Cardiff transformed into the global capital of wrestling for a few days last weekend. A show of the US franchise, WWE (World Wrestling Entertainment, Inc.) drew 60,000 wrestling fans to witness what was dubbed the ‘Clash at the Castle’. The venue was actually the Principality Stadium, a short walk down the road from the castle, but that detail concerned nobody.
Wrestling can receive a mocking antipathy from fans of mainstream sport. This is perhaps because it presents itself like a sport in many ways, it exists like it is a sport, it has fiercely passionate supporters like it is a sport. But it is not a sport. These shows offer theatrical entertainment rather than sport.
Wikipedia defines WWE as ‘entertainment-based performance theater, featuring storyline-driven, scripted, and partially choreographed matches’. Its choreography and stage management does not appear to impact its popularity. These shows shape a huge subculture containing many quirks, distinctive characters and soap operas, much like any sport. There are many black t-shirts, beefed-up physiques, thick shiny belts which fans can buy for hundreds of pounds to be like their heroes. There are body-sprawling tattoos and piercings, long hair, outlandish costumes, primal screaming. Within the WWE mode, there is an unmistakably American scale. Everything is big and loud.
I knew little about WWE beforehand, other than its high profile as a global brand. Perhaps some dim memory of its time as the World Wide Wrestling Federation (WWWF) when I was a kid. It was founded in 1953 and has undergone numerous iterations, mergers and acquisitions, and re-brandings. But I was intrigued enough to take an effort at photographing the spectacle. As I watched it unfold, and as I contemplated it afterwards, there was no great moment of realisation. I was left feeling slightly bewildered and faintly amused, and more British than I have for a while. ‘It’s not real’ I wanted to whisper, while trying to stuff my earplugs even deeper. ‘It’s all quite silly’.
Most of the contests follow a similar pattern. They are given texture by incorporating action outside the ring, sometimes involving the commentators and high profile spectators. Two-time World heavyweight boxer, Tyson Fury played a cameo role here and later expressed interest in a future career as a wrestler in the WWE. A wrestler’s apparent agony gives no indication that they are suddenly about to recover and win. (Perhaps it does to more experienced wrestling viewers, well versed in their backstories). Everything is amplified and stylised to the maximum, but it can still get boring over the course of a six or seven fight card. Costumes and props are significant, with this show’s headliners Roman Reigns and Drew McIntyre radiating a Game of Thrones vibe. Its script plays to a hysterical, juiced-up audience. There is clearly high entertainment value, but for me it all feels banal and, yes, essentially quite silly.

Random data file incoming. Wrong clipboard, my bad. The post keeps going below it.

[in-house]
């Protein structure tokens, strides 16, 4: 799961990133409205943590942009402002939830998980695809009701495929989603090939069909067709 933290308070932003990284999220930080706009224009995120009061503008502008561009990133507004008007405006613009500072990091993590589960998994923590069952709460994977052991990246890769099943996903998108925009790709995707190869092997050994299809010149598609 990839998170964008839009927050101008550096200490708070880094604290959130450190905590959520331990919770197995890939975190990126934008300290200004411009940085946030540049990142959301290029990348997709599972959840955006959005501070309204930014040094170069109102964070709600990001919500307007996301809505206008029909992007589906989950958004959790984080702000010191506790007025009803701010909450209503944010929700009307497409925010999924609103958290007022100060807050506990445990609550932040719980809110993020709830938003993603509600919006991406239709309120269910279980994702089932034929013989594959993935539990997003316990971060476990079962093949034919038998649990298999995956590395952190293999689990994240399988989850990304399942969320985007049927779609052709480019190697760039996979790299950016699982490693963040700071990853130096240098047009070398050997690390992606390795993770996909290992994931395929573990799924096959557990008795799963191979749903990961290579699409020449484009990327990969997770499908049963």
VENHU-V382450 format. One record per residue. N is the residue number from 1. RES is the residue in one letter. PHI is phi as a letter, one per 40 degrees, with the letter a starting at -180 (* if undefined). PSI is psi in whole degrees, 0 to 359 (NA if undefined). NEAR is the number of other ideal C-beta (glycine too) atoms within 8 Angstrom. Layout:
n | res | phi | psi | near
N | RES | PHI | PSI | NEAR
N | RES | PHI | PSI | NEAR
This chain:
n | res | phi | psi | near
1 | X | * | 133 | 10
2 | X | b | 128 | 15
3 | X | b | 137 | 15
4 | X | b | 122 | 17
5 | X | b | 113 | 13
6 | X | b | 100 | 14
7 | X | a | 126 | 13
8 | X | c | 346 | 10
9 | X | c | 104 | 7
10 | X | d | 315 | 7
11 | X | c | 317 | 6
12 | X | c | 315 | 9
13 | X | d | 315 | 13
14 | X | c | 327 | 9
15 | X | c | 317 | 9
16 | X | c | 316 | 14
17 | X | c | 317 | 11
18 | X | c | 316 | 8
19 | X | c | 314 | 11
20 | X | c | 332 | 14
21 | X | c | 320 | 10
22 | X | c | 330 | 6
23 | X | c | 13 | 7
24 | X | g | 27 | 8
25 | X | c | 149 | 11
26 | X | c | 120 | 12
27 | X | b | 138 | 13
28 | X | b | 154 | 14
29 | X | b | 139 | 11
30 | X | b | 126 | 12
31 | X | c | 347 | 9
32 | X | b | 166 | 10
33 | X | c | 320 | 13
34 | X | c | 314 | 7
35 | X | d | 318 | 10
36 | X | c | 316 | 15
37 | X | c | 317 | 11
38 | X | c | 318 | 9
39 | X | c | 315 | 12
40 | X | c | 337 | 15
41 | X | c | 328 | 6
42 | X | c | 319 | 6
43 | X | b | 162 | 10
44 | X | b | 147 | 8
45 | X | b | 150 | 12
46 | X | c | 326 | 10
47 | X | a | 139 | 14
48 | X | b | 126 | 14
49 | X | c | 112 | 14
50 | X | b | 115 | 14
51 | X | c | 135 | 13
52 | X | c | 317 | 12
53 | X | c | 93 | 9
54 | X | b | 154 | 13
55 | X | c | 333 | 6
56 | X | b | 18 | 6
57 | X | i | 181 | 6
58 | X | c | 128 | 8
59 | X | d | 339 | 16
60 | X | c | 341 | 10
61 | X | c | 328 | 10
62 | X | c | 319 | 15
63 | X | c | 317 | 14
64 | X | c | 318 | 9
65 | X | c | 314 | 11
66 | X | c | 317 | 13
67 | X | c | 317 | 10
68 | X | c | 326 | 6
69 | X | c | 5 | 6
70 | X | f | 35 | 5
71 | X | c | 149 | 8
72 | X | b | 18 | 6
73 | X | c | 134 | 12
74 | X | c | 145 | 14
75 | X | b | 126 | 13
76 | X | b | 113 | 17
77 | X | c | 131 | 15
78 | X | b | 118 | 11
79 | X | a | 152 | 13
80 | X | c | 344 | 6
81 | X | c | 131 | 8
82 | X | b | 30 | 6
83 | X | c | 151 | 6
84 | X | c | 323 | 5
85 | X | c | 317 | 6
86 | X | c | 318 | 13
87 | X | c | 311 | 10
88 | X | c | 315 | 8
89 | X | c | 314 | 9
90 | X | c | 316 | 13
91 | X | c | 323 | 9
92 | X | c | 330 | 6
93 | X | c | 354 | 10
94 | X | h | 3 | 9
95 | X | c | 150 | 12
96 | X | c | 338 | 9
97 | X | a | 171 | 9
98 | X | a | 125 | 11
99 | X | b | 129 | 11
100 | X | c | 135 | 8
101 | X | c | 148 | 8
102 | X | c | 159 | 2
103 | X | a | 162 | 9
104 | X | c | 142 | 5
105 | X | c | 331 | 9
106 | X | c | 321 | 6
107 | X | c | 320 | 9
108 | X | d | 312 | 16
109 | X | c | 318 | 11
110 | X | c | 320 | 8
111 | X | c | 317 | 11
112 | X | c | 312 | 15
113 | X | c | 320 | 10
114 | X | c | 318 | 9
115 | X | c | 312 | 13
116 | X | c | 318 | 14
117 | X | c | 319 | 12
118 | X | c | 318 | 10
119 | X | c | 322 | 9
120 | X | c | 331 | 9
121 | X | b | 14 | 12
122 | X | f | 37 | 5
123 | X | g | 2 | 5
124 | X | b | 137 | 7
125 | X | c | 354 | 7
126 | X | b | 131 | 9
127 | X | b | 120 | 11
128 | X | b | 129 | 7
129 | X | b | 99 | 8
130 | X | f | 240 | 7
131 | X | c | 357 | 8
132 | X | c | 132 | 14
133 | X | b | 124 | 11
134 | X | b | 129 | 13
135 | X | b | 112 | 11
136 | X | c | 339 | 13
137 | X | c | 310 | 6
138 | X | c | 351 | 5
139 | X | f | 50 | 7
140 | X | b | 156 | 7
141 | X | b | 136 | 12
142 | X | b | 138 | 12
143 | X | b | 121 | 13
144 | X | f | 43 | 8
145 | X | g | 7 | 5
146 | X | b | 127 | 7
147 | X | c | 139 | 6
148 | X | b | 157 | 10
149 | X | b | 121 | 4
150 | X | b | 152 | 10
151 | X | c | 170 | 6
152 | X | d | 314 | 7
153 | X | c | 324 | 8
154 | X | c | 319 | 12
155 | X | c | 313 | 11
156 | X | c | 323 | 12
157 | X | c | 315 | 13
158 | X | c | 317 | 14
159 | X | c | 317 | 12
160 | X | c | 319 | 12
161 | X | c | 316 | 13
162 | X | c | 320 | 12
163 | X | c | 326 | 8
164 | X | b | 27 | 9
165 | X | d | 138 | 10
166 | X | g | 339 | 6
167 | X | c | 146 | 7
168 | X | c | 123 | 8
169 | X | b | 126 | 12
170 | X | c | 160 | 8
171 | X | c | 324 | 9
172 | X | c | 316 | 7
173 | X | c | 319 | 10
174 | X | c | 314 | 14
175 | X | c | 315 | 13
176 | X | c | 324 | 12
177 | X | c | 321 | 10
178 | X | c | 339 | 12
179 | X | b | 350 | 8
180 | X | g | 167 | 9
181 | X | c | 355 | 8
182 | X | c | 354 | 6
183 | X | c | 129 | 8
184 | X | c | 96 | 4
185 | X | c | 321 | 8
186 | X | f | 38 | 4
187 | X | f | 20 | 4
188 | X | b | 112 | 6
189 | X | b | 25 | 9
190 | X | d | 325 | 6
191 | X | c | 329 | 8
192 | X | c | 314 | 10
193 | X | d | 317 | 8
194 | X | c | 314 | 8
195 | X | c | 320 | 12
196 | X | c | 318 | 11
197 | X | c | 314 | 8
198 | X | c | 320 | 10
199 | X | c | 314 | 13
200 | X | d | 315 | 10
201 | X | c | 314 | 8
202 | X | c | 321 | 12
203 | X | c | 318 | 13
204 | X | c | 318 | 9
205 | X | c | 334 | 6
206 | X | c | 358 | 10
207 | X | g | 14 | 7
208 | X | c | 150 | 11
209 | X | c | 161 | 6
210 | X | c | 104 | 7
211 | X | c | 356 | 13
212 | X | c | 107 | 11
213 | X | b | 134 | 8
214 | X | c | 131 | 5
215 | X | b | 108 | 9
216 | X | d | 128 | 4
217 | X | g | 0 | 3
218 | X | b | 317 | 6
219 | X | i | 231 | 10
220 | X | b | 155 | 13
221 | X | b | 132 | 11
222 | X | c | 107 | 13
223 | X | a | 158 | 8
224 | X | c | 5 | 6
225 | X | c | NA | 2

But it is hard not to respect the devoted physical conditioning of the wrestlers: their athleticism, their copious muscles, six-packs, risk-taking and commitment to their art. People must get badly injured doing this stuff. The human body is at the centre of everything, how it can bend and thrust and run and climb and jump. Amid all the machismo, the testosterone, the aggression, there is also a curious homoeroticism to the contests. Here is the really curious collision. Oiled up men and women in elite physical condition, often wearing not much more than tight fitting shorts, writhe around on top of each other because, we are told, they really really hate each other. It is not at all like some kind of socially acceptable, mass participation pornographic experience. Or is it?
On top of this, figuratively, is an uncomfortable moral queasiness. WWE glorifies and glamorises violence – albeit artificial, contrived violence – to people of all ages. This family friendliness was reflected in a Principality Stadium crowd containing many families, children, toddlers, even babies. Was that ok with me personally? Would I want my infant child watching this entertainment all that closely? In the day or two that followed, I noted similarities between those raging psyched-up wrestlers and my toddler’s histrionic performance about putting on her pyjamas. Perhaps she would find it educational.
One argument might go that most kids know that wrestling isn’t real life. What’s appealing is all the fizzy technicolour and costumes and razzmatazz and entertainment. That is the intoxicating thing. Not all the hitting people and inflicting pain. All the wrestlers get up and walk away at the end of a fight. It’s all pretend and kids know that, right? [Cut to awful smartphone footage of a real school-kid being repeatedly kicked in the head by a wrestling obsessed teen.] Of course you can never be sure about the causes of such complex behaviour. Physical strength and violence can be a kind of language for many, simply the most effective way of communicating that is available to them. An awareness of WWE’s wider influence was shown by the organisers in a week-long local publicity programme leading up to the main event, including one anti-bullying function.
WWE is indisputably very popular and massively profitable. It is disputably quite silly. And maybe that silliness is at the heart of its appeal to those who love it. It certainly appears to be a winning formula, an unstoppable commercial juggernaut now decades old and in ruder health than ever.
ONE! TWO! THREE! I’m out.
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